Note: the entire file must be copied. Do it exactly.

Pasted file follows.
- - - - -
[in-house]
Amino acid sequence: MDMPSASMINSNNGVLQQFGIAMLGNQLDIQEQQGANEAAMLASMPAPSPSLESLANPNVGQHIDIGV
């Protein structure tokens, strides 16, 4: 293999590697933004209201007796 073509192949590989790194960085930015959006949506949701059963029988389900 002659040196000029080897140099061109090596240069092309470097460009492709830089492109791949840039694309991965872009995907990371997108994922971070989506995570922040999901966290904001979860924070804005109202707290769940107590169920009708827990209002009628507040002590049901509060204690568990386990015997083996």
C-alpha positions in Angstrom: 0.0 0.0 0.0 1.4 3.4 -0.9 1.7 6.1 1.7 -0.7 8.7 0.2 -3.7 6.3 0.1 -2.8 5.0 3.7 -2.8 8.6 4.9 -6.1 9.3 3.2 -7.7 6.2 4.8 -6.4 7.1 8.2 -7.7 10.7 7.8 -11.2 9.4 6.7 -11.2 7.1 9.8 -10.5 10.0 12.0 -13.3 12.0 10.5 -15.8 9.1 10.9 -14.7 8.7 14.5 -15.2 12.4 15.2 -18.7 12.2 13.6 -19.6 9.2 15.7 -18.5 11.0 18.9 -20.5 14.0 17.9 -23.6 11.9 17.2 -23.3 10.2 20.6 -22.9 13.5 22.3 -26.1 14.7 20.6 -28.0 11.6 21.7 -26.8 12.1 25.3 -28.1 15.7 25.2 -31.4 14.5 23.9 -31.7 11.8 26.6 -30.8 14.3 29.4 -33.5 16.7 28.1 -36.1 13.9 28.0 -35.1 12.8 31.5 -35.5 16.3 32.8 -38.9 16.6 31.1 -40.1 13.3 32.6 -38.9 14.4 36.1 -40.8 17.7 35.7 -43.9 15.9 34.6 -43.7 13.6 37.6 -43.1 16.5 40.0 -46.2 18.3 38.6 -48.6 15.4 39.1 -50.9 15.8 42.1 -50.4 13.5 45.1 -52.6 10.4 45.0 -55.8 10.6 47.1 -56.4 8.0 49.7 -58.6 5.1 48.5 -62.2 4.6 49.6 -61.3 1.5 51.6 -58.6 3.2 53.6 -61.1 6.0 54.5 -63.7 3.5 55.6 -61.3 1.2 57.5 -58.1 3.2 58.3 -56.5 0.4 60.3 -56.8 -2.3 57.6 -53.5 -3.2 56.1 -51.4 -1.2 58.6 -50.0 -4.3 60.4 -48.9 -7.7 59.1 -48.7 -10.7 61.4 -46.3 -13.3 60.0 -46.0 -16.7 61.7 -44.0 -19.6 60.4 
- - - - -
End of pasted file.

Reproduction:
[in-house]
Amino acid sequence: MDMPSASMINSNNGVLQQFGIAMLGNQLDIQEQQGANEAAMLASMPAPSPSLESLANPNVGQHIDIGV
């Protein structure tokens, strides 16, 4: 293999590697933004209201007796 073509192949590989790194960085930015959006949506949701059963029988389900 002659040196000029080897140099061109090596240069092309470097460009492709830089492109791949840039694309991965872009995907990371997108994922971070989506995570922040999901966290904001979860924070804005109202707290769940107590169920009708827990209002009628507040002590049901509060204690568990386990015997083996």
C-alpha positions in Angstrom: 0.0 0.0 0.0 1.4 3.4 -0.9 1.7 6.1 1.7 -0.7 8.7 0.2 -3.7 6.3 0.1 -2.8 5.0 3.7 -2.8 8.6 4.9 -6.1 9.3 3.2 -7.7 6.2 4.8 -6.4 7.1 8.2 -7.7 10.7 7.8 -11.2 9.4 6.7 -11.2 7.1 9.8 -10.5 10.0 12.0 -13.3 12.0 10.5 -15.8 9.1 10.9 -14.7 8.7 14.5 -15.2 12.4 15.2 -18.7 12.2 13.6 -19.6 9.2 15.7 -18.5 11.0 18.9 -20.5 14.0 17.9 -23.6 11.9 17.2 -23.3 10.2 20.6 -22.9 13.5 22.3 -26.1 14.7 20.6 -28.0 11.6 21.7 -26.8 12.1 25.3 -28.1 15.7 25.2 -31.4 14.5 23.9 -31.7 11.8 26.6 -30.8 14.3 29.4 -33.5 16.7 28.1 -36.1 13.9 28.0 -35.1 12.8 31.5 -35.5 16.3 32.8 -38.9 16.6 31.1 -40.1 13.3 32.6 -38.9 14.4 36.1 -40.8 17.7 35.7 -43.9 15.9 34.6 -43.7 13.6 37.6 -43.1 16.5 40.0 -46.2 18.3 38.6 -48.6 15.4 39.1 -50.9 15.8 42.1 -50.4 13.5 45.1 -52.6 10.4 45.0 -55.8 10.6 47.1 -56.4 8.0 49.7 -58.6 5.1 48.5 -62.2 4.6 49.6 -61.3 1.5 51.6 -58.6 3.2 53.6 -61.1 6.0 54.5 -63.7 3.5 55.6 -61.3 1.2 57.5 -58.1 3.2 58.3 -56.5 0.4 60.3 -56.8 -2.3 57.6 -53.5 -3.2 56.1 -51.4 -1.2 58.6 -50.0 -4.3 60.4 -48.9 -7.7 59.1 -48.7 -10.7 61.4 -46.3 -13.3 60.0 -46.0 -16.7 61.7 -44.0 -19.6 60.4 